“We don’t understand why the European Commission wouldn’t ask for changes to the choice screen based on the information that we have. So the only guess that we have is that it’s based on information that is not accurate. Otherwise we would be probably sure that the European Commission would have required changes to the choice screen even sooner than today.”
“We need to design something that appeals, that resonates with Europeans in Europe,” added Ghinozzi, reiterating that the design of the mechanism shouldn’t be left to the identical firm that’s been fined for anticompetitive conduct and which maintains up to 90% marketshare in Europe.
We reached out to Google for a response to the complaints in regards to the public sale mannequin and it despatched us this assertion, attributed to a spokesperson:
Android offers individuals with unprecedented choice in deciding which functions they set up, use and set as default on their gadgets. The choice screen for Europe strikes a cautious stability between giving customers but extra choice and making certain that we will proceed to spend money on growing and sustaining the open-source Android platform for the long-term. The objective for the choice screen is to give all search suppliers equal alternative to bid — not to give sure rivals particular therapy.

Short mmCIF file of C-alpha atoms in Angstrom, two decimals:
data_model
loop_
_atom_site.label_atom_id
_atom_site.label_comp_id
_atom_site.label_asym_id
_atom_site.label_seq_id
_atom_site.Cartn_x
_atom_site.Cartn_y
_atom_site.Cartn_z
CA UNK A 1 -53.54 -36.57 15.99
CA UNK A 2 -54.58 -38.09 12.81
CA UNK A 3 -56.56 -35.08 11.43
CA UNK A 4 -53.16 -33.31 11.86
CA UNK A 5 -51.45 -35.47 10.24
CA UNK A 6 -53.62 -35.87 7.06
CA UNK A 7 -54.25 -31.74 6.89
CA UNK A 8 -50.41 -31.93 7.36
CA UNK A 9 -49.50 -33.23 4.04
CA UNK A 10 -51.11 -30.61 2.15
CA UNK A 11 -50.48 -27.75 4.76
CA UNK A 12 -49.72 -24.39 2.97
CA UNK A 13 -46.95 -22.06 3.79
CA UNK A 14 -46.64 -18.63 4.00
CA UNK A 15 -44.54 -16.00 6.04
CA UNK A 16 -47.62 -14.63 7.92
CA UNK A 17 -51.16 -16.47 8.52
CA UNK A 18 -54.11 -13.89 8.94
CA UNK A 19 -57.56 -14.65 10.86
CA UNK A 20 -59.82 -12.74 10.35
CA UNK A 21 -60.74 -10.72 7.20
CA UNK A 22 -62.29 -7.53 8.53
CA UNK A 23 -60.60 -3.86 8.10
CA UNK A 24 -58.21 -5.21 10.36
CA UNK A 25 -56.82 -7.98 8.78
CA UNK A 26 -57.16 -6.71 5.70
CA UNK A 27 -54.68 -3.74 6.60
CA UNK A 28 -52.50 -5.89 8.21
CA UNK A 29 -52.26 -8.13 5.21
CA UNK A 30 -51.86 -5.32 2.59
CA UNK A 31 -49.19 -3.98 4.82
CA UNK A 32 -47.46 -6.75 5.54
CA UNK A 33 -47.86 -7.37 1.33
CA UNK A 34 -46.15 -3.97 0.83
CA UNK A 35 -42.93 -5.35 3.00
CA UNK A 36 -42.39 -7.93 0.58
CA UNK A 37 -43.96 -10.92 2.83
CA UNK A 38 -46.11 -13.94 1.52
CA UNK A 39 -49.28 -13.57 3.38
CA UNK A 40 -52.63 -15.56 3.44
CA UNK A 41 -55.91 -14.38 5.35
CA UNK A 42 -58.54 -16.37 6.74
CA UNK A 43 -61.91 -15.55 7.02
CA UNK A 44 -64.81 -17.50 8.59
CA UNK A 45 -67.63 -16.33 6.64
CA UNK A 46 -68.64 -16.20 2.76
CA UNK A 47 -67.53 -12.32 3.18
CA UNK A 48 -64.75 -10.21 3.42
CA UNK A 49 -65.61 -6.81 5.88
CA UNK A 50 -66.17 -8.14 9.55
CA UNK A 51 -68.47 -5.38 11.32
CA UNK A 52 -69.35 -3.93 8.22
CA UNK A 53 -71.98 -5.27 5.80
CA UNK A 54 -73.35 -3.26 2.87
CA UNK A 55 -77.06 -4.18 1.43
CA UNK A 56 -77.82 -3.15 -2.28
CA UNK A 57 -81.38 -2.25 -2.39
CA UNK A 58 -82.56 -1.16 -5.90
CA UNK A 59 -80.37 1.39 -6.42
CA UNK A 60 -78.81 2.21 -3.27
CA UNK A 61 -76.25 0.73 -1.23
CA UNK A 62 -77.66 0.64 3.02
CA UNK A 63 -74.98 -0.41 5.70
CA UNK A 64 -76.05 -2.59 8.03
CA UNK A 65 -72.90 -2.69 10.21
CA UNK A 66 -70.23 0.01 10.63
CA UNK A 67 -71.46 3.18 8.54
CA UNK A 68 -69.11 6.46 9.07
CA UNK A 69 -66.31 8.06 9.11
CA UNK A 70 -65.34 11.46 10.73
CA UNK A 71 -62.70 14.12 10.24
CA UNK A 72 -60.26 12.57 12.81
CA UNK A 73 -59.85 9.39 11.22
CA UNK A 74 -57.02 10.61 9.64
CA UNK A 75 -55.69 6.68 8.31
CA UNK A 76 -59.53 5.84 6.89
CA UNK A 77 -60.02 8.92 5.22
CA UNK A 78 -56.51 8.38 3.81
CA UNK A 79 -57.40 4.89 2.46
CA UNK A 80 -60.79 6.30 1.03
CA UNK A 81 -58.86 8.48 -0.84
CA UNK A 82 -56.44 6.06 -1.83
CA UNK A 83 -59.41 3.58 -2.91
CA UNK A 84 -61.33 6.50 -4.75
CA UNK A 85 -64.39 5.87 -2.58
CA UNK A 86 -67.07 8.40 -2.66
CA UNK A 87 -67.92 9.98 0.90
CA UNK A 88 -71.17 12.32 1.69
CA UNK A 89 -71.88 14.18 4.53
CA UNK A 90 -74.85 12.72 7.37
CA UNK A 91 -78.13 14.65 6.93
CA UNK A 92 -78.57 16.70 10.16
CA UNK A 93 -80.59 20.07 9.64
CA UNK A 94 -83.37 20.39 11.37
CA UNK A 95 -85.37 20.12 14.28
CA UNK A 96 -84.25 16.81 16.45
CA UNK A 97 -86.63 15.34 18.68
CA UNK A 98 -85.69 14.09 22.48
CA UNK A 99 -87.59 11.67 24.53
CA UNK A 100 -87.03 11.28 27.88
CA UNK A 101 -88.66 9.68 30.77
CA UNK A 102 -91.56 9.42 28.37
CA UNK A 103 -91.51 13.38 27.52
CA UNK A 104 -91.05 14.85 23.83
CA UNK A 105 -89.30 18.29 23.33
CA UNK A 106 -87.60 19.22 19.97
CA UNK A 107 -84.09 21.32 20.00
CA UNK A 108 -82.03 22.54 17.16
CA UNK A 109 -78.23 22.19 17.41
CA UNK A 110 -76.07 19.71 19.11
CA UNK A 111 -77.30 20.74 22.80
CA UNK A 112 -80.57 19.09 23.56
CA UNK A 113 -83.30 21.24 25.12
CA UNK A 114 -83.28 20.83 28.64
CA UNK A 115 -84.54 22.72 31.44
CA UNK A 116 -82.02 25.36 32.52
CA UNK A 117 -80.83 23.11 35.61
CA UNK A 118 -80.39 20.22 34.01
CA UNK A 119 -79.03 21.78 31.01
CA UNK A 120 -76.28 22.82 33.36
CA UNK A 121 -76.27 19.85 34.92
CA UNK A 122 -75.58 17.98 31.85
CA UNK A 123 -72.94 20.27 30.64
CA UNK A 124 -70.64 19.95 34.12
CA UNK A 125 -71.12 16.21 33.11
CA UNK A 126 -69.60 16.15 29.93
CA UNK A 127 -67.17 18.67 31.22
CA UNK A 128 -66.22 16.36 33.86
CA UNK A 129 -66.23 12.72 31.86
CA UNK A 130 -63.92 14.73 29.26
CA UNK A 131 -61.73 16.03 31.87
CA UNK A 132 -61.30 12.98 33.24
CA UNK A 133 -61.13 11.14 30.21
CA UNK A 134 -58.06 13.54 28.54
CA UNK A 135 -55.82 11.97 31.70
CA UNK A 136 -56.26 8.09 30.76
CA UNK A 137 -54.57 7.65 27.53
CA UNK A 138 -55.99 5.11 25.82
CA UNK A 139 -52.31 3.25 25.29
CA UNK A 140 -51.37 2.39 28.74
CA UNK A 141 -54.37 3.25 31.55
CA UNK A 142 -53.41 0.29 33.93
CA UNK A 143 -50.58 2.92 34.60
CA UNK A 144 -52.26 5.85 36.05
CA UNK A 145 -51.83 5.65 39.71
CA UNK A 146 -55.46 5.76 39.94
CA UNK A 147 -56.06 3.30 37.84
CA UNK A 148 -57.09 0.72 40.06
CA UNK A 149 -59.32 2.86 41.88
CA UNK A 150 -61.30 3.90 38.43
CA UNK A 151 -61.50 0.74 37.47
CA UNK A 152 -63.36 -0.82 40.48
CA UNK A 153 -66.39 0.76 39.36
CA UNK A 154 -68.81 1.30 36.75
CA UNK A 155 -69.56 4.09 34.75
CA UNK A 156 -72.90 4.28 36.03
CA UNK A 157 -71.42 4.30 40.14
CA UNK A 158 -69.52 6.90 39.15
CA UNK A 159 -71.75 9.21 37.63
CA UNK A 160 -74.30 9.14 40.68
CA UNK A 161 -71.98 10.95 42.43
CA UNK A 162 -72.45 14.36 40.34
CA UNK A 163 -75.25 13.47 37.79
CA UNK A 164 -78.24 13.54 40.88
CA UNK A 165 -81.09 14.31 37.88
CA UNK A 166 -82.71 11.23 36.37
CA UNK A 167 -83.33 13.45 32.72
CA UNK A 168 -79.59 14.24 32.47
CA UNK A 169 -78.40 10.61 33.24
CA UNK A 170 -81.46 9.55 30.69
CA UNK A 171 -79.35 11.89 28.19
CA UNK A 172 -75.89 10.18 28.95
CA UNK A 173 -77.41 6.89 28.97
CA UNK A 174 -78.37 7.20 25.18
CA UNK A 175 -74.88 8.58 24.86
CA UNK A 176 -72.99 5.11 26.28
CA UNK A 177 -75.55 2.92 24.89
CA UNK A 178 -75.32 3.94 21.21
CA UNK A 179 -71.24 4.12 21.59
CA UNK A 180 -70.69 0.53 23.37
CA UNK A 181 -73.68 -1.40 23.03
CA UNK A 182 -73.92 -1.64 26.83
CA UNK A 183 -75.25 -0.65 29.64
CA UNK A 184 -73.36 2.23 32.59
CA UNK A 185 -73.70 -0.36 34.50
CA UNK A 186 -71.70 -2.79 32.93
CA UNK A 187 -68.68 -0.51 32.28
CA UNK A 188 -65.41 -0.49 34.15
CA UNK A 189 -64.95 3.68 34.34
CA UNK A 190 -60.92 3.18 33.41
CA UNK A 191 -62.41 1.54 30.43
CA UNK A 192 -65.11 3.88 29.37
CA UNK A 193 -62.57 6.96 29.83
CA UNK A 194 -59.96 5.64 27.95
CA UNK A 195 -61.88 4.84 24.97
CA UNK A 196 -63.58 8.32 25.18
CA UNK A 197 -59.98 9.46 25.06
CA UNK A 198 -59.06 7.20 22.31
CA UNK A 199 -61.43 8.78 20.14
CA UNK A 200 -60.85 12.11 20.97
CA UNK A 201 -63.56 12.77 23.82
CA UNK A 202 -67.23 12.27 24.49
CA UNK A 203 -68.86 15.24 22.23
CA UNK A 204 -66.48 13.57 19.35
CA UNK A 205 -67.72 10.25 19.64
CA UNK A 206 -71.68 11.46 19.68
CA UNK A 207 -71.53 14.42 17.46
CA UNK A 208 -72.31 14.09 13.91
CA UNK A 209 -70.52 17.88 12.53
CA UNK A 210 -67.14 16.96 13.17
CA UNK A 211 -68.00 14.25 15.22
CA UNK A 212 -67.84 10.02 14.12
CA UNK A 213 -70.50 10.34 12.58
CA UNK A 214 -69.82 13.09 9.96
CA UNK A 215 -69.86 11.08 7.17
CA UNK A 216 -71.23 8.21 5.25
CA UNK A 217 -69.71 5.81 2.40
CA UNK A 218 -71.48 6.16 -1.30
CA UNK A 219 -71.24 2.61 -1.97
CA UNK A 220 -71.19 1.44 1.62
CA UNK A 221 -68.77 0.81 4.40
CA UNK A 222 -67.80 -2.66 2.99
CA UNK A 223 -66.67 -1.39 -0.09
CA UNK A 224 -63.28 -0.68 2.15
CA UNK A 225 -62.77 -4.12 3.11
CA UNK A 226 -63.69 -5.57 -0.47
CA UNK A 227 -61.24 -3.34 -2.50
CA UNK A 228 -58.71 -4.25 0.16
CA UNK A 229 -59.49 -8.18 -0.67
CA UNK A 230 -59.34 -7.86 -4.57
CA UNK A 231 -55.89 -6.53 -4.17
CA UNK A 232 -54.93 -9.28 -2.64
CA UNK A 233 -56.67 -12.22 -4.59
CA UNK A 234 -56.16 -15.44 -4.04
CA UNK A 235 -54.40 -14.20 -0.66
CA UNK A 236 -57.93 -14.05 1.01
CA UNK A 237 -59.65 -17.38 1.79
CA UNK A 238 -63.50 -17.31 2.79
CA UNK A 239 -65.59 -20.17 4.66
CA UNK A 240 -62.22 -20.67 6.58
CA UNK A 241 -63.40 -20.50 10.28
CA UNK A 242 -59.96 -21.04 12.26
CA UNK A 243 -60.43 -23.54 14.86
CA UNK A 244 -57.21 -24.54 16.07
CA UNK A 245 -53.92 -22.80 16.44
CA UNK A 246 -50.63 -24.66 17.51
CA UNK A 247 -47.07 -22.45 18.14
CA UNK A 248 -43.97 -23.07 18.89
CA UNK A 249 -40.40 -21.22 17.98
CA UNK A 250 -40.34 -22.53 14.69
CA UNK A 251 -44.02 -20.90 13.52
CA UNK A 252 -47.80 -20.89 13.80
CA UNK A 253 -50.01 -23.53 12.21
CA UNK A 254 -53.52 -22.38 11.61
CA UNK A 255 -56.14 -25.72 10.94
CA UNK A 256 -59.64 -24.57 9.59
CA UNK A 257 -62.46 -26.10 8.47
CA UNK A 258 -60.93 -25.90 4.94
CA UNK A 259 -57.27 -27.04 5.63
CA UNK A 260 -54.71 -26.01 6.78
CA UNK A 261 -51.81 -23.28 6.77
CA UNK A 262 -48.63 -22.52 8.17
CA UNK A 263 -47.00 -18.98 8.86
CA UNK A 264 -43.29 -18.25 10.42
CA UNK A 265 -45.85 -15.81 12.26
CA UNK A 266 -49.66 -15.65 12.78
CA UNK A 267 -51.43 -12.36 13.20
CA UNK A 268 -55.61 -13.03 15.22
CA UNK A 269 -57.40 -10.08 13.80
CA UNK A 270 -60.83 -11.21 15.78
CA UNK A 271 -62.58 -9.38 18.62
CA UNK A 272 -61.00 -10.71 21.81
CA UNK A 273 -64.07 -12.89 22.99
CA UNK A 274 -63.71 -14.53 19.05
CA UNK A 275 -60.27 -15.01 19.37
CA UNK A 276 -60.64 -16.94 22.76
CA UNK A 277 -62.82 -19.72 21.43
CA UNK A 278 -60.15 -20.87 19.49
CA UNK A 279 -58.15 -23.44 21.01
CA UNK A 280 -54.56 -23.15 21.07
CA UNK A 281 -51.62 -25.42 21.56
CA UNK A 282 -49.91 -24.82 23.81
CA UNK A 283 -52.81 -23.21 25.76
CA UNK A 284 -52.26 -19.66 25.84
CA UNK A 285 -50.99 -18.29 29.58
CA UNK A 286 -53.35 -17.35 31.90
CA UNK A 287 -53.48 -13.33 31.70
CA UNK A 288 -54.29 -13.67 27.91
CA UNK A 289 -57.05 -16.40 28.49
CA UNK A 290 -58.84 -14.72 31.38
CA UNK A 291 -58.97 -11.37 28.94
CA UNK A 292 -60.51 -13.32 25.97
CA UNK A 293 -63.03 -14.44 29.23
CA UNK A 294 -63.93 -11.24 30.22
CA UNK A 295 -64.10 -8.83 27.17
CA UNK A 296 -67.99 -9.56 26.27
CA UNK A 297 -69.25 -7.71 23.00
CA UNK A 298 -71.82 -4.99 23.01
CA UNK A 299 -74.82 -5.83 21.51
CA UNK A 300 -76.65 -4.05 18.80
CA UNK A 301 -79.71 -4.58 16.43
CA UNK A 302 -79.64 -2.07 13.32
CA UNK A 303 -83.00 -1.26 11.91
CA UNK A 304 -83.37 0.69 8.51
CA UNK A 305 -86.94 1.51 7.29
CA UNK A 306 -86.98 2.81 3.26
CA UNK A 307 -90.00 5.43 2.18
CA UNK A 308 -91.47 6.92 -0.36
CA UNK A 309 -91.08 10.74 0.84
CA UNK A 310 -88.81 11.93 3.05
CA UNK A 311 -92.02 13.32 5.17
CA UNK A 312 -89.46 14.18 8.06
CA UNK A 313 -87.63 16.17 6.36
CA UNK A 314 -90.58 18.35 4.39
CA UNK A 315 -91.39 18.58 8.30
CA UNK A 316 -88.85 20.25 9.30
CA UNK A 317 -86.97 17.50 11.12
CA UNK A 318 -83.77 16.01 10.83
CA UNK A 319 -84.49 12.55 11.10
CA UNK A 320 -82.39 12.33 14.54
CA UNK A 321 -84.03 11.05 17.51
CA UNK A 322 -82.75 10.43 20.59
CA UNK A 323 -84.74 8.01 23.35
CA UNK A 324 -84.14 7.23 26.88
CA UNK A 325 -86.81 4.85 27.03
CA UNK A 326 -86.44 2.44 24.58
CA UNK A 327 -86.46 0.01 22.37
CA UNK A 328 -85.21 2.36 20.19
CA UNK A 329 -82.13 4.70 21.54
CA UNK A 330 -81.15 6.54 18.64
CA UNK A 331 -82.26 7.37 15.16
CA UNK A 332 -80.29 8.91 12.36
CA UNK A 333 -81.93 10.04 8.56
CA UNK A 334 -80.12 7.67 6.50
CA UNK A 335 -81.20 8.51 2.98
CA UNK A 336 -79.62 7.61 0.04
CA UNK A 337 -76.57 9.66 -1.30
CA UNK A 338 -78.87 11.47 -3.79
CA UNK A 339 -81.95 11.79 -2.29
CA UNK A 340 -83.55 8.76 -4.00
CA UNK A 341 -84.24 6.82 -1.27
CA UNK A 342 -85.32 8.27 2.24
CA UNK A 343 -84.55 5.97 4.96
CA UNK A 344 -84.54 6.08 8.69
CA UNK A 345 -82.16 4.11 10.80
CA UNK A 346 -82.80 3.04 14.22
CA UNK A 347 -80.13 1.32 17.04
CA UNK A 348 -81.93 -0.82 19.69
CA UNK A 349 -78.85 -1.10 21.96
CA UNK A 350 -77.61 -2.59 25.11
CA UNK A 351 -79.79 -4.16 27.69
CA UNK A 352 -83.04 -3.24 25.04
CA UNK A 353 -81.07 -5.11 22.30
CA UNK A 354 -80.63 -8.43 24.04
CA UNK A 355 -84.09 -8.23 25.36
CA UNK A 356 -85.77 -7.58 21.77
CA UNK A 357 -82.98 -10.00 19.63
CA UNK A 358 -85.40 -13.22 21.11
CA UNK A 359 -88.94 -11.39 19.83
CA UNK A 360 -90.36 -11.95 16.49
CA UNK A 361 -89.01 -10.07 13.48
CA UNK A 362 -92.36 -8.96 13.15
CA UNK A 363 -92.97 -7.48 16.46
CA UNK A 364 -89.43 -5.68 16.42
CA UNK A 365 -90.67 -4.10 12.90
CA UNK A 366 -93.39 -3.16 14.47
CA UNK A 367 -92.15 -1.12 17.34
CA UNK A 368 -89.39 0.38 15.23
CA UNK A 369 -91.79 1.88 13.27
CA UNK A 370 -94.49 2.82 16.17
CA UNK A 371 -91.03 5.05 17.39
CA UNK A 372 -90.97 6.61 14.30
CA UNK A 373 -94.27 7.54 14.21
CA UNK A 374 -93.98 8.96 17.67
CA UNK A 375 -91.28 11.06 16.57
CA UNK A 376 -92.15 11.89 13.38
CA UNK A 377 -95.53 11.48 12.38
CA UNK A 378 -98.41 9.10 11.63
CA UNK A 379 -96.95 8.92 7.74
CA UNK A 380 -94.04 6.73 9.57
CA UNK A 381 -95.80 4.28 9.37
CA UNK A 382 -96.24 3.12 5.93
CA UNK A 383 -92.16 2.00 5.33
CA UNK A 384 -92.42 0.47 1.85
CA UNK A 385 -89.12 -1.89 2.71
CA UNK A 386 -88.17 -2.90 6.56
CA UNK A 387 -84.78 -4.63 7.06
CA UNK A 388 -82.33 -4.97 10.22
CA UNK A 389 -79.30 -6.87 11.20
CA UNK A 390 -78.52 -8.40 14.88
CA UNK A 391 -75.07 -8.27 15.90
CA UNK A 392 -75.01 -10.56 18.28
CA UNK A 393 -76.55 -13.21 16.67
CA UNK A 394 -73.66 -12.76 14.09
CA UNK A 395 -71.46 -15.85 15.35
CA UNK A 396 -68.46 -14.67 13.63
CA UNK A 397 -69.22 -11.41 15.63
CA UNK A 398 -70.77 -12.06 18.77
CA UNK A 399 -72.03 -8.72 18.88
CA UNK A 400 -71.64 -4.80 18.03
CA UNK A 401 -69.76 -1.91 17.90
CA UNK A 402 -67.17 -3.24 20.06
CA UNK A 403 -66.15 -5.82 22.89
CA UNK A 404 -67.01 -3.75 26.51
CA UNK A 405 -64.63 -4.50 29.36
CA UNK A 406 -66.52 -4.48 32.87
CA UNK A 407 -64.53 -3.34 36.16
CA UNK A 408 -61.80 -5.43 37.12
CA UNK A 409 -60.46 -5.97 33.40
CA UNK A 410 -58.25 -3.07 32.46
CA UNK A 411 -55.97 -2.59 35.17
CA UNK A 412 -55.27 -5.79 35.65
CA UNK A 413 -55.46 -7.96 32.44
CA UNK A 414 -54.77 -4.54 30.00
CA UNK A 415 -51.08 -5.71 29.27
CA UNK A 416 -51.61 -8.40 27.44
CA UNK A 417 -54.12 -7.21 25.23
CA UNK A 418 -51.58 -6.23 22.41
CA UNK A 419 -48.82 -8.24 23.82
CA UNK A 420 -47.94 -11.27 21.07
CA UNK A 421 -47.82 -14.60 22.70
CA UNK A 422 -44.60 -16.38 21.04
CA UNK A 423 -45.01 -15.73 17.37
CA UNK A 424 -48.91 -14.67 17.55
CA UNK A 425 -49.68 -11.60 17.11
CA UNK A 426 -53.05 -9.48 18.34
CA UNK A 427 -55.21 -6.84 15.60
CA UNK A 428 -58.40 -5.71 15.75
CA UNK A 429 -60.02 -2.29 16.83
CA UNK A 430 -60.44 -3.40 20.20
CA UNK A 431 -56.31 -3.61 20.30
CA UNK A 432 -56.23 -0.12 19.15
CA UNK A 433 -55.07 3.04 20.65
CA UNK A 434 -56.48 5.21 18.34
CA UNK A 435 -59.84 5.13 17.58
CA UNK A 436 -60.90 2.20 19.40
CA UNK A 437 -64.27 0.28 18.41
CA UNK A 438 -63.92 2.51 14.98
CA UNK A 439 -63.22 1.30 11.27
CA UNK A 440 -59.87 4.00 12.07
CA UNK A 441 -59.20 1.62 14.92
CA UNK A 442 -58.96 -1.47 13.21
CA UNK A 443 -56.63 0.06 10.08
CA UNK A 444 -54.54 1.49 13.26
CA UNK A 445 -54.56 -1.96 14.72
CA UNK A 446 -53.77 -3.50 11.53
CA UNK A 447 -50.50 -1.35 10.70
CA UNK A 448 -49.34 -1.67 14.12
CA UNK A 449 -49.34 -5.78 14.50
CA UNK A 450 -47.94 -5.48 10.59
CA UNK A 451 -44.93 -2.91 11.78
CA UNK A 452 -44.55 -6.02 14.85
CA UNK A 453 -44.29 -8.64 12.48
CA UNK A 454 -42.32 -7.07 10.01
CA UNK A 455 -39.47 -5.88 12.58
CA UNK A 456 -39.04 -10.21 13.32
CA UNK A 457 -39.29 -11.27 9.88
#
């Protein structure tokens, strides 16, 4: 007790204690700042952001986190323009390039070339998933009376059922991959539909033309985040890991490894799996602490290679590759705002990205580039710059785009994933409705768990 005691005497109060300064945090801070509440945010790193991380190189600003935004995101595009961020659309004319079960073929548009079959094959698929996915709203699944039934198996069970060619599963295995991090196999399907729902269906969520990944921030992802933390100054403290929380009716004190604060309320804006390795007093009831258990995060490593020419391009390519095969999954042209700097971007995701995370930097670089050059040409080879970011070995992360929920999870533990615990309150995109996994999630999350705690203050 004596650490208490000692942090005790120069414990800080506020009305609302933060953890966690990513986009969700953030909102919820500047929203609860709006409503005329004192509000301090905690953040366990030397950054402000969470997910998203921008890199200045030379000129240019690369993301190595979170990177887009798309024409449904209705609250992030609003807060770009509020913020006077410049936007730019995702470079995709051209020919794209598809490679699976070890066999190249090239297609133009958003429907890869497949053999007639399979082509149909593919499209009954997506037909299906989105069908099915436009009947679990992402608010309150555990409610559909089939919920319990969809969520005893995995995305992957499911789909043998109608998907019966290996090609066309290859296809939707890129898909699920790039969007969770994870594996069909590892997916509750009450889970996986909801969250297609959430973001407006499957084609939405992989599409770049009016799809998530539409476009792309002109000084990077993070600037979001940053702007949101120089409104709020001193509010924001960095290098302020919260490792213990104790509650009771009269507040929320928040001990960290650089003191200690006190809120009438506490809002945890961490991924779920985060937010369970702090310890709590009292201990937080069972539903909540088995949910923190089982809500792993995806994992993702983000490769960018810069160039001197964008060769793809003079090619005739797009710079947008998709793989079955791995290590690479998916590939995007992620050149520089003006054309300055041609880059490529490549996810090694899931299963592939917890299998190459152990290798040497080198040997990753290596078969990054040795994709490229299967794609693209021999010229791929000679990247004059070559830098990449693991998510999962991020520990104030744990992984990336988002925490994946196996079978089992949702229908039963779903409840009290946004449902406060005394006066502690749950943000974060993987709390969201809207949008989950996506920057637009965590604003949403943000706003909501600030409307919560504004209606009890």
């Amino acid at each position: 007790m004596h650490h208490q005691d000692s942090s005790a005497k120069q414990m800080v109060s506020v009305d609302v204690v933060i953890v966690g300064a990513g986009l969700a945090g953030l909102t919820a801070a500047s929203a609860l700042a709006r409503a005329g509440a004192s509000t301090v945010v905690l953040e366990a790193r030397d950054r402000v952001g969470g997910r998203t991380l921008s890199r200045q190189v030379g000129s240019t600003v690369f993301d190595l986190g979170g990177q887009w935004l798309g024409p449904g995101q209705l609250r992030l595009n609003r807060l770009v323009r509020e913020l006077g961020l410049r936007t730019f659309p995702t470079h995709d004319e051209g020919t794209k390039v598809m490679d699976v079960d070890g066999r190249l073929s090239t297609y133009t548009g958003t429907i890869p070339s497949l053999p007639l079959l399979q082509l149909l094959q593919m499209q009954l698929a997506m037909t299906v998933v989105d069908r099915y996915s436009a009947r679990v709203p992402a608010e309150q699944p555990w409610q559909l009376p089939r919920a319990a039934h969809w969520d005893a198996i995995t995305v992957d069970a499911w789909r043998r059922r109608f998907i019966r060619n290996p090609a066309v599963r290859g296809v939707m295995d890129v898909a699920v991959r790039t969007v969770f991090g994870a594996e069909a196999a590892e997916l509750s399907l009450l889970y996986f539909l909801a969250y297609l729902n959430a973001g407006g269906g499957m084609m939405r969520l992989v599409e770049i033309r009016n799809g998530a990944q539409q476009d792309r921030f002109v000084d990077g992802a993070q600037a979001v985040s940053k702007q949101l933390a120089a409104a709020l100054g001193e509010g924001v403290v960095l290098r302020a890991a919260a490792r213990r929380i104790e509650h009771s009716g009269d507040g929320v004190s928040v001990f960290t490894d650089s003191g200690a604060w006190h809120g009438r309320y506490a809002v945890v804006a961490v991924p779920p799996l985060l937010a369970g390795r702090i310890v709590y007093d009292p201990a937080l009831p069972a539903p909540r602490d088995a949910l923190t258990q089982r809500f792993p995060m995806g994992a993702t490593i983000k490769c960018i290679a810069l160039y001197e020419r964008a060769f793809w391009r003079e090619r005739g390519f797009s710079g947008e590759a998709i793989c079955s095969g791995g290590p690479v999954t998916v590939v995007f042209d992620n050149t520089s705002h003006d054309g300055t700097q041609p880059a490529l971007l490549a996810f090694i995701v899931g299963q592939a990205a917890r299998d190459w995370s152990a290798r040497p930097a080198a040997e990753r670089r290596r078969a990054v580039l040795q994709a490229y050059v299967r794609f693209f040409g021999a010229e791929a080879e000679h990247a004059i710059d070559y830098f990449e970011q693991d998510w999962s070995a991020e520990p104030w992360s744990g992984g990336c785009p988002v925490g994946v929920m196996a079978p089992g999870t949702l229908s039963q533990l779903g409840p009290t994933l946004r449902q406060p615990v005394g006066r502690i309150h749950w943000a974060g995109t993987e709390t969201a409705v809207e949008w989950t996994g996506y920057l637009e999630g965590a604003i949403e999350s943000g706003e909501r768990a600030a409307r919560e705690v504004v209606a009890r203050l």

While the Commission has but to provide any reduction to the constant complaints from Google’s search rivals that the paid choice screen doesn’t meaningfully reset the aggressive panorama on Android it’s set to introduce a laws bundle subsequent month which is able to replace ecommerce rules and introduce a new set of obligations and necessities for so-called gatekeeper platforms holding dominant market positions — a transfer that’s being broadly interpreted as a push to clip the wings of US tech giants like Google.
Natasha Lomas – techcrunch.com